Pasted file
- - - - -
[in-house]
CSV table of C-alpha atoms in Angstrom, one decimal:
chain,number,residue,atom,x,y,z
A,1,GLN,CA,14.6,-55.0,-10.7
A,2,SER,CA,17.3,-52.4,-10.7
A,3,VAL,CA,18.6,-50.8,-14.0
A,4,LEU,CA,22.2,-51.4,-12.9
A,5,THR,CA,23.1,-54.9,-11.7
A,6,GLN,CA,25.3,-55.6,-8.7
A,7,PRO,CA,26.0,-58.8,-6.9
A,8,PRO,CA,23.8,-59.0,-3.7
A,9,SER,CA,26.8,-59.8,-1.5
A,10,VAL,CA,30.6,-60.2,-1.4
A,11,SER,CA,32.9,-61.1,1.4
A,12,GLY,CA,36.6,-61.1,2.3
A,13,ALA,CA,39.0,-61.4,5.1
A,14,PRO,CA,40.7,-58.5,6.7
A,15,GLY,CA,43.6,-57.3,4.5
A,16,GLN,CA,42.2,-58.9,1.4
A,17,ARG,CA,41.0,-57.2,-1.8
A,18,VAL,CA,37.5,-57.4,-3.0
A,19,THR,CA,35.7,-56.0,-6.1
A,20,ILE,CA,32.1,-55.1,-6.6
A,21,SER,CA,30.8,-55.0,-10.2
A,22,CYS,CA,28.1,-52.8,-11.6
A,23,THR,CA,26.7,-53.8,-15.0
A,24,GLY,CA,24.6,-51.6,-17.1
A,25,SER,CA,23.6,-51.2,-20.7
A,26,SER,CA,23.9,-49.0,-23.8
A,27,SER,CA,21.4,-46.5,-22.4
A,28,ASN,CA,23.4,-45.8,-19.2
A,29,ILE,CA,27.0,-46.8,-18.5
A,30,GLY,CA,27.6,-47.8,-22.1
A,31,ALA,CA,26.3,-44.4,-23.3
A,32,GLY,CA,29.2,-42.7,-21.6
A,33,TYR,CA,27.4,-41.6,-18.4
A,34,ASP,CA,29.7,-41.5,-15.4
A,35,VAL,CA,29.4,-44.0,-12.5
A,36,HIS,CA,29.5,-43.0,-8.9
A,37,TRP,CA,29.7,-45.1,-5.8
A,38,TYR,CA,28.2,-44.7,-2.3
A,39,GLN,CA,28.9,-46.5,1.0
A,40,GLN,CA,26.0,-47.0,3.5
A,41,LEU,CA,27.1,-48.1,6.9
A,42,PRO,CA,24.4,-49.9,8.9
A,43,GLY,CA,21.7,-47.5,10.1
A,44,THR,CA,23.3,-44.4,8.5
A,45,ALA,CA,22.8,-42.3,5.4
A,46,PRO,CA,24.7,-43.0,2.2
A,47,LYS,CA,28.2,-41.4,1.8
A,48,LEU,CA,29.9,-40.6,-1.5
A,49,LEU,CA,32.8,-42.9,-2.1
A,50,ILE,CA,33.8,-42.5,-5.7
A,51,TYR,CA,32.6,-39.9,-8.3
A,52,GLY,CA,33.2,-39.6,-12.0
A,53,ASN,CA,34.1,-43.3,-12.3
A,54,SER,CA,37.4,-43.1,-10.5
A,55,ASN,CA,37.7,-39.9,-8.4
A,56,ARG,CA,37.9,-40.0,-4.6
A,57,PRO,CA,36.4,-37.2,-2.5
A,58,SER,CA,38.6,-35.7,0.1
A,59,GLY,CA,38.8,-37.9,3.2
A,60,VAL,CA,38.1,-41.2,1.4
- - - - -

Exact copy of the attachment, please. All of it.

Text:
[in-house]
CSV table of C-alpha atoms in Angstrom, one decimal:
chain,number,residue,atom,x,y,z
A,1,GLN,CA,14.6,-55.0,-10.7
A,2,SER,CA,17.3,-52.4,-10.7
A,3,VAL,CA,18.6,-50.8,-14.0
A,4,LEU,CA,22.2,-51.4,-12.9
A,5,THR,CA,23.1,-54.9,-11.7
A,6,GLN,CA,25.3,-55.6,-8.7
A,7,PRO,CA,26.0,-58.8,-6.9
A,8,PRO,CA,23.8,-59.0,-3.7
A,9,SER,CA,26.8,-59.8,-1.5
A,10,VAL,CA,30.6,-60.2,-1.4
A,11,SER,CA,32.9,-61.1,1.4
A,12,GLY,CA,36.6,-61.1,2.3
A,13,ALA,CA,39.0,-61.4,5.1
A,14,PRO,CA,40.7,-58.5,6.7
A,15,GLY,CA,43.6,-57.3,4.5
A,16,GLN,CA,42.2,-58.9,1.4
A,17,ARG,CA,41.0,-57.2,-1.8
A,18,VAL,CA,37.5,-57.4,-3.0
A,19,THR,CA,35.7,-56.0,-6.1
A,20,ILE,CA,32.1,-55.1,-6.6
A,21,SER,CA,30.8,-55.0,-10.2
A,22,CYS,CA,28.1,-52.8,-11.6
A,23,THR,CA,26.7,-53.8,-15.0
A,24,GLY,CA,24.6,-51.6,-17.1
A,25,SER,CA,23.6,-51.2,-20.7
A,26,SER,CA,23.9,-49.0,-23.8
A,27,SER,CA,21.4,-46.5,-22.4
A,28,ASN,CA,23.4,-45.8,-19.2
A,29,ILE,CA,27.0,-46.8,-18.5
A,30,GLY,CA,27.6,-47.8,-22.1
A,31,ALA,CA,26.3,-44.4,-23.3
A,32,GLY,CA,29.2,-42.7,-21.6
A,33,TYR,CA,27.4,-41.6,-18.4
A,34,ASP,CA,29.7,-41.5,-15.4
A,35,VAL,CA,29.4,-44.0,-12.5
A,36,HIS,CA,29.5,-43.0,-8.9
A,37,TRP,CA,29.7,-45.1,-5.8
A,38,TYR,CA,28.2,-44.7,-2.3
A,39,GLN,CA,28.9,-46.5,1.0
A,40,GLN,CA,26.0,-47.0,3.5
A,41,LEU,CA,27.1,-48.1,6.9
A,42,PRO,CA,24.4,-49.9,8.9
A,43,GLY,CA,21.7,-47.5,10.1
A,44,THR,CA,23.3,-44.4,8.5
A,45,ALA,CA,22.8,-42.3,5.4
A,46,PRO,CA,24.7,-43.0,2.2
A,47,LYS,CA,28.2,-41.4,1.8
A,48,LEU,CA,29.9,-40.6,-1.5
A,49,LEU,CA,32.8,-42.9,-2.1
A,50,ILE,CA,33.8,-42.5,-5.7
A,51,TYR,CA,32.6,-39.9,-8.3
A,52,GLY,CA,33.2,-39.6,-12.0
A,53,ASN,CA,34.1,-43.3,-12.3
A,54,SER,CA,37.4,-43.1,-10.5
A,55,ASN,CA,37.7,-39.9,-8.4
A,56,ARG,CA,37.9,-40.0,-4.6
A,57,PRO,CA,36.4,-37.2,-2.5
A,58,SER,CA,38.6,-35.7,0.1
A,59,GLY,CA,38.8,-37.9,3.2
A,60,VAL,CA,38.1,-41.2,1.4